David Bourget (Western Ontario)
David Chalmers (ANU, NYU)
Rafael De Clercq
Ezio Di Nucci
Jack Alan Reynolds
Learn more about PhilPapers
Religious Studies 37 (3):357-358 (2001)
Plantinga defines S's belief as ‘privately rational if and only if it is probable on S's evidence’, and ‘publicly rational if and only if it is probable with respect to public evidence’, and he claims that ‘it is an immediate consequence of these definitions that all my basic beliefs are privately rational’. I made it explicitly clear in my review that on my account of a person's evidence (quoted and used by Plantinga) as ‘the content of his basic beliefs (weighted by his degree of confidence in them)’, that is not the case. I emphasize ‘weighted by his degree of confidence in them’. I wrote explicitly: ‘for more or less any belief, however convinced you are of it initially, other evidence of which you are equally convinced could rend it overall improbable’. Put technically, in probabilistic terms, basic beliefs come to us with different degrees of prior probability varying with our degree of confidence in them, but a belief with a high prior probability can in the light of other beliefs of our current set have a lower posterior probability. If you continue to hold on to a basic belief when its probability on the total evidence is below half, that belief is not privately rational. Footnotes1 Note: This brief discussion arises out of Richard Swinburne's critical notice of Alvin Plantinga's Warranted Christian Belief (New York NY: Oxford University Press, 2000) and Plantinga's reply in Religious Studies, 37 (2001), 203–214, 215–222.
|Keywords||No keywords specified (fix it)|
|Categories||categorize this paper)|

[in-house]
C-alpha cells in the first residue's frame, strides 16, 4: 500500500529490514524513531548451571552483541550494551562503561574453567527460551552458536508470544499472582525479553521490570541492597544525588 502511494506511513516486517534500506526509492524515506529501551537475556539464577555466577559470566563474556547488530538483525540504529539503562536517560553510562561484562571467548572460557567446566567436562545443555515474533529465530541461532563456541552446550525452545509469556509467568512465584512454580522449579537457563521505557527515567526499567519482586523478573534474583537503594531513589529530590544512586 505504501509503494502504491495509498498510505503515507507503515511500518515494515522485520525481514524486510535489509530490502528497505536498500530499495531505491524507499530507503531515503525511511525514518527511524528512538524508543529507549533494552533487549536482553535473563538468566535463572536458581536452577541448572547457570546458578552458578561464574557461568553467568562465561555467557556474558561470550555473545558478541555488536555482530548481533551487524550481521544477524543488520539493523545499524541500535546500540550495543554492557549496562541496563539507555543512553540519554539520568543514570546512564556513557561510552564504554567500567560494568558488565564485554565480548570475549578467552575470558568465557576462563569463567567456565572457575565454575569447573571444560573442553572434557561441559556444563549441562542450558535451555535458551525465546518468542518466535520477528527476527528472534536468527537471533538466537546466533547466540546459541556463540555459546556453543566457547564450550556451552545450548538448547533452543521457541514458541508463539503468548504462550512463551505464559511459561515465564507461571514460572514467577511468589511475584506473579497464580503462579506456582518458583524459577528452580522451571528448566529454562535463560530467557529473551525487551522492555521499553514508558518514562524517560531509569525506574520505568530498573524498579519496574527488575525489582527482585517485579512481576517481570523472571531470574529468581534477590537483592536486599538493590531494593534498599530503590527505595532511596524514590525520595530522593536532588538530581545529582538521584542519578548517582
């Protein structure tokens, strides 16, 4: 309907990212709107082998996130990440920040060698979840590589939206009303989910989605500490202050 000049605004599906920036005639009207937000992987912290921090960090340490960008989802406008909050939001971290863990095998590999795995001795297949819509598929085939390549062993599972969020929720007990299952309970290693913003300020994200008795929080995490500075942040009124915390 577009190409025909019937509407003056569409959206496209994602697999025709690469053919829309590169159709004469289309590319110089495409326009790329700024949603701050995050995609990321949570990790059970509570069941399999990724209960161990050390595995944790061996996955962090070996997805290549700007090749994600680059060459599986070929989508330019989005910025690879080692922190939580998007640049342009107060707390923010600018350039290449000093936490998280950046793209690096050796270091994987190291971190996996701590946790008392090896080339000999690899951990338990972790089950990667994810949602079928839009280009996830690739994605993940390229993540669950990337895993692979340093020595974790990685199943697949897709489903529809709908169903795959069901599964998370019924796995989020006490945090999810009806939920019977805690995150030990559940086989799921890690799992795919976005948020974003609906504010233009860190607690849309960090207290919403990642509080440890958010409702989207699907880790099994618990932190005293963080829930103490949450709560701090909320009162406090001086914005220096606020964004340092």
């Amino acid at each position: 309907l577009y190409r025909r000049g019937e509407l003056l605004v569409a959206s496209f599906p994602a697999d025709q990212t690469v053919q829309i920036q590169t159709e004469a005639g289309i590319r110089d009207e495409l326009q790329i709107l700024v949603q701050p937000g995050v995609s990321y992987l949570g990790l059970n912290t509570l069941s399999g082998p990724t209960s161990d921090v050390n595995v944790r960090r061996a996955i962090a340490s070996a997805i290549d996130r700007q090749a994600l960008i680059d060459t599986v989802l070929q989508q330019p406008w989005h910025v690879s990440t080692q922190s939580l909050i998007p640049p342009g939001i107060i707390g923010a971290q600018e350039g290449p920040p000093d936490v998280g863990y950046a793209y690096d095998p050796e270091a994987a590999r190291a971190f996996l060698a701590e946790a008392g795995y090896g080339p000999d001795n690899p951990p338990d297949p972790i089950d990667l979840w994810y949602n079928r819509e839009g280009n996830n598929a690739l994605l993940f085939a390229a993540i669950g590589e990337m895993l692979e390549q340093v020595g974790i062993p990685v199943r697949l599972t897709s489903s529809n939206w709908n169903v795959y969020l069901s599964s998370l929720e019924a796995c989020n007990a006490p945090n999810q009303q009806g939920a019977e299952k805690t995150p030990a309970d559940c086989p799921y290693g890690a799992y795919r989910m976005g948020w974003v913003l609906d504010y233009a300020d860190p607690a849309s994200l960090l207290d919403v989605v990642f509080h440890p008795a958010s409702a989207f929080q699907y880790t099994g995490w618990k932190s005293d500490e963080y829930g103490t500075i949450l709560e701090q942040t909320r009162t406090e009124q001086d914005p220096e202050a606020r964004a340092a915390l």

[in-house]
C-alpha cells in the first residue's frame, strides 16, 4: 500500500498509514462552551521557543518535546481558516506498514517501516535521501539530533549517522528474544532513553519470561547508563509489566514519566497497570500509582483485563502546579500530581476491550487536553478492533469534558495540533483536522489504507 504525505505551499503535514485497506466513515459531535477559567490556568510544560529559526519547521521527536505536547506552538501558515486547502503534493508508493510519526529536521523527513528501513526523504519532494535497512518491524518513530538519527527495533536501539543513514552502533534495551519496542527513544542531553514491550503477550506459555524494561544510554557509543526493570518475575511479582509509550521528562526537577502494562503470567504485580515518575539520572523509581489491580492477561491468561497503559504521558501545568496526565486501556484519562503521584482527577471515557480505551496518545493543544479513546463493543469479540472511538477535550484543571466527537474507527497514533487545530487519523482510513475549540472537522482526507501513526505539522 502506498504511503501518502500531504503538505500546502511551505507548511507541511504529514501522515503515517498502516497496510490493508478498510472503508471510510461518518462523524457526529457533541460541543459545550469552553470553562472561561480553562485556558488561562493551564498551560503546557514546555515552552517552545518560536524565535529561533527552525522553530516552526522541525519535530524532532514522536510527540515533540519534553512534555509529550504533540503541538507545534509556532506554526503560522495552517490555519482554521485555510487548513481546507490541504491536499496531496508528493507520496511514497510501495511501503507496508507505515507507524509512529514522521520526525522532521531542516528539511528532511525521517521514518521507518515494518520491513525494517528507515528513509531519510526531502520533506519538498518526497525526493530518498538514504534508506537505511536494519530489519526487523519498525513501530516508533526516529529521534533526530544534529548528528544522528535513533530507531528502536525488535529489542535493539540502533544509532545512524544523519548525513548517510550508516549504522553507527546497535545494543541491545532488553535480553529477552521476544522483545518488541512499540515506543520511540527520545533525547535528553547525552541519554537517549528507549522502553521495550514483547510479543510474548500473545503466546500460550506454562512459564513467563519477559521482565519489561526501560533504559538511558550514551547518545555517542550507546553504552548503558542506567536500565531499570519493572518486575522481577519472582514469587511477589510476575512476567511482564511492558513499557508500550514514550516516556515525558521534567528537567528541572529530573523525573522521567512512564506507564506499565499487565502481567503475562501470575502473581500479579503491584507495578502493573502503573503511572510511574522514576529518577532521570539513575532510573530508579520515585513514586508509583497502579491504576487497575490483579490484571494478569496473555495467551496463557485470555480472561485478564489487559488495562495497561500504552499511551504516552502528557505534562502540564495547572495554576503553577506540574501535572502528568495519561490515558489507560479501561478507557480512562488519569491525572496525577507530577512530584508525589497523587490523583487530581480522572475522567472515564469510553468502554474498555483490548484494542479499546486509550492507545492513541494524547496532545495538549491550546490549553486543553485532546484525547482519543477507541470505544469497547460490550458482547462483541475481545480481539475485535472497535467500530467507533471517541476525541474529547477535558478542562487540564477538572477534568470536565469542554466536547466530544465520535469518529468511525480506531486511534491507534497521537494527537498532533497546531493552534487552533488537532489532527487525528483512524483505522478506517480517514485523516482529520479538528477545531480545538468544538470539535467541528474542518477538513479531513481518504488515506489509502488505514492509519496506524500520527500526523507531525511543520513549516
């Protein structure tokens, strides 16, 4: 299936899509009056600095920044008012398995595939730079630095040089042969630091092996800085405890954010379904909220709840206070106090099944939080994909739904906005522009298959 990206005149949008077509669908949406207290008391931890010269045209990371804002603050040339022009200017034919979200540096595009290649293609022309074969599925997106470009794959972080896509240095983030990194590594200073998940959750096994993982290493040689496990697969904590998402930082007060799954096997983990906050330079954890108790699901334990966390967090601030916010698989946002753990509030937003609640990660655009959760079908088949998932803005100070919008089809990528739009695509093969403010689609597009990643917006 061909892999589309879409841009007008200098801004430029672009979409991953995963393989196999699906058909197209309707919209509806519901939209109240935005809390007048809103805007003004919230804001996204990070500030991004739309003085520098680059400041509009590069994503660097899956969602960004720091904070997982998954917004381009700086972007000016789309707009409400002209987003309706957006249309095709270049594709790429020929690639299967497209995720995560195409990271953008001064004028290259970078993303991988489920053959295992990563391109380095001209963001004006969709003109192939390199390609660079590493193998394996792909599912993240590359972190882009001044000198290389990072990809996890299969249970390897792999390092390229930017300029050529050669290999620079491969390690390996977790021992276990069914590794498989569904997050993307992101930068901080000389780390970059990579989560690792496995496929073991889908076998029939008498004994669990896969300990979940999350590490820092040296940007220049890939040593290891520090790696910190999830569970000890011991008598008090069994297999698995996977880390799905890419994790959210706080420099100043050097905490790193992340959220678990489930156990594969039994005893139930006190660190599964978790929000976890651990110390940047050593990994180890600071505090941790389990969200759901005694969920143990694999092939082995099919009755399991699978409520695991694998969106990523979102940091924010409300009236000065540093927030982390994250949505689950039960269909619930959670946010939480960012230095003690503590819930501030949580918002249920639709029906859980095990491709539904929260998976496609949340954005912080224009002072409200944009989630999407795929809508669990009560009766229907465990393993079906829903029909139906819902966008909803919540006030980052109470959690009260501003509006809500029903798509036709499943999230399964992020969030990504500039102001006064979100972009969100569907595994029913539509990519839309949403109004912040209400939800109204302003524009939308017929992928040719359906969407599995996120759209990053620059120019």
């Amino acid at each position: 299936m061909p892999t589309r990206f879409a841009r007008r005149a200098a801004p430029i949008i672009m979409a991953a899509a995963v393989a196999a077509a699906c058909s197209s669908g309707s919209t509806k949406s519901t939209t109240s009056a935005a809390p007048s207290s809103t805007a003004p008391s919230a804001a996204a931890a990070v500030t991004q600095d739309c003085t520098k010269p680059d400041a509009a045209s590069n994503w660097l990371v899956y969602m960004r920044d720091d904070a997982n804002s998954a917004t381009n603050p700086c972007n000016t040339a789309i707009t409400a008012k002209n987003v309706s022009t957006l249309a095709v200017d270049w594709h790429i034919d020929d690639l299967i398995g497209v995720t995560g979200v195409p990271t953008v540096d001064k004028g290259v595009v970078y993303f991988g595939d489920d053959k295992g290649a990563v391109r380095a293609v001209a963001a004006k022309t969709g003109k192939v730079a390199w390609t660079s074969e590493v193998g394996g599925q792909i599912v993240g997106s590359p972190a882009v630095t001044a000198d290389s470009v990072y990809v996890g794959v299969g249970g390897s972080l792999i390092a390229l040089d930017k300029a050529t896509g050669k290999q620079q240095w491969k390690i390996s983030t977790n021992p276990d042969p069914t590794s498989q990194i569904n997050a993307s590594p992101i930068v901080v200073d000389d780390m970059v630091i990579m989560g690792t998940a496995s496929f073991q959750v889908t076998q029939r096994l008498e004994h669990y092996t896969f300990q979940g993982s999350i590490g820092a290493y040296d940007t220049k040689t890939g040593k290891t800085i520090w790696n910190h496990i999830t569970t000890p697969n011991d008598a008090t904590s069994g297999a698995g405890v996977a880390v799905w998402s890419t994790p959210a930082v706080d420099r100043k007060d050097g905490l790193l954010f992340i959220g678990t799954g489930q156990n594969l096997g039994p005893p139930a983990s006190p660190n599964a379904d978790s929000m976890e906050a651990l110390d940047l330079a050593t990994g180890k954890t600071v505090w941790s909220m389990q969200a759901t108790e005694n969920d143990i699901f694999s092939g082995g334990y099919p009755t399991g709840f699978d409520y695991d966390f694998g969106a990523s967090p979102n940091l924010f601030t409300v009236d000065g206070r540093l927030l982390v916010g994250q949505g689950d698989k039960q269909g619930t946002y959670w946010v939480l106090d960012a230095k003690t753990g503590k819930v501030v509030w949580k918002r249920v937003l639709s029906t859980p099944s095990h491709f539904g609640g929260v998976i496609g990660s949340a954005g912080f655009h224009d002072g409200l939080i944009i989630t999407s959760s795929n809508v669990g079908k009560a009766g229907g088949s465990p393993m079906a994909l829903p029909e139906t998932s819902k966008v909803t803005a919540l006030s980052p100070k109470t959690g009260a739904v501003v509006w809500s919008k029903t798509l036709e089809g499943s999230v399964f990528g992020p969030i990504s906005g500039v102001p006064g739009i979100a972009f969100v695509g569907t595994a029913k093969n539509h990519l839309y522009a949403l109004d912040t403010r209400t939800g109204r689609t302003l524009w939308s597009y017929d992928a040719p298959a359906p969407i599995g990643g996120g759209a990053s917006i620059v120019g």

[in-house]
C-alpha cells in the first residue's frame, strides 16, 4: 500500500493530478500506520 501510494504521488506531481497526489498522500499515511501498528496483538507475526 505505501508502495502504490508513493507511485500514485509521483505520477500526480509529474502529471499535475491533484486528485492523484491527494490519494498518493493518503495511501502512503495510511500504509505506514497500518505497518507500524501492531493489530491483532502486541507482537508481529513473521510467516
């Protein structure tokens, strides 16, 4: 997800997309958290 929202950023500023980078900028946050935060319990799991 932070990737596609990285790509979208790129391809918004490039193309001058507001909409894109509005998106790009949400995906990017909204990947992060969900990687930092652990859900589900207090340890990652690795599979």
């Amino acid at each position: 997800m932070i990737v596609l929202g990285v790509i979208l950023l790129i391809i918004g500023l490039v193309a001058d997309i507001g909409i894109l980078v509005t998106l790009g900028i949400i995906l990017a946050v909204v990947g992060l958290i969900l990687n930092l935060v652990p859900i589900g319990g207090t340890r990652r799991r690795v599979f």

Setup an account with your affiliations in order to access resources via your University's proxy server
Configure custom proxy (use this if your affiliation does not provide a proxy)
|Through your library|
References found in this work BETA
No references found.
Citations of this work BETA
No citations found.
Similar books and articles
James Hawthorne (2009). The Lockean Thesis and the Logic of Belief. In Franz Huber & Christoph Schmidt-Petri (eds.), Degrees of Belief. Synthese Library: Springer 49--74.
Richard Jonathan Sagar, The Cognitive Science of Religion/Atheism and its Impact on Plantinga's Reformed Epistemology.
Richard Swinburne (1988). Does Theism Need a Theodicy? Canadian Journal of Philosophy 18 (2):287 - 311.
Jeremy Randel Koons (2011). Plantinga on Properly Basic Belief in God: Lessons From the Epistemology of Perception. Philosophical Quarterly 61 (245):839-850.
Michael Czapkay Sudduth (1999). Can Religious Unbelief Be Proper Function Rational? Faith and Philosophy 16 (3):297-314.
Richard M. Gale (2001). Alvin Plantinga's Warranted Christian Belief. Philo 4 (2):138-147.
Alvin Plantinga (2001). Rationality and Public Evidence: A Reply to Richard Swinburne. Religious Studies 37 (2):215-222.
C. Stephen Evans (1988). Kierkegaard and Plantinga on Belief in God. Faith and Philosophy 5 (1):25-39.
Richard Swinburne (2001). Plantinga on Warrant. Religious Studies 37 (2):203-214.
Alvin Plantinga (2001). Swinburne and Plantinga on Internal Rationality. Religious Studies 37 (3):357-358.
Added to index2009-01-28
Total downloads34 ( #121,442 of 1,911,325 )
Recent downloads (6 months)2 ( #319,111 of 1,911,325 )
How can I increase my downloads?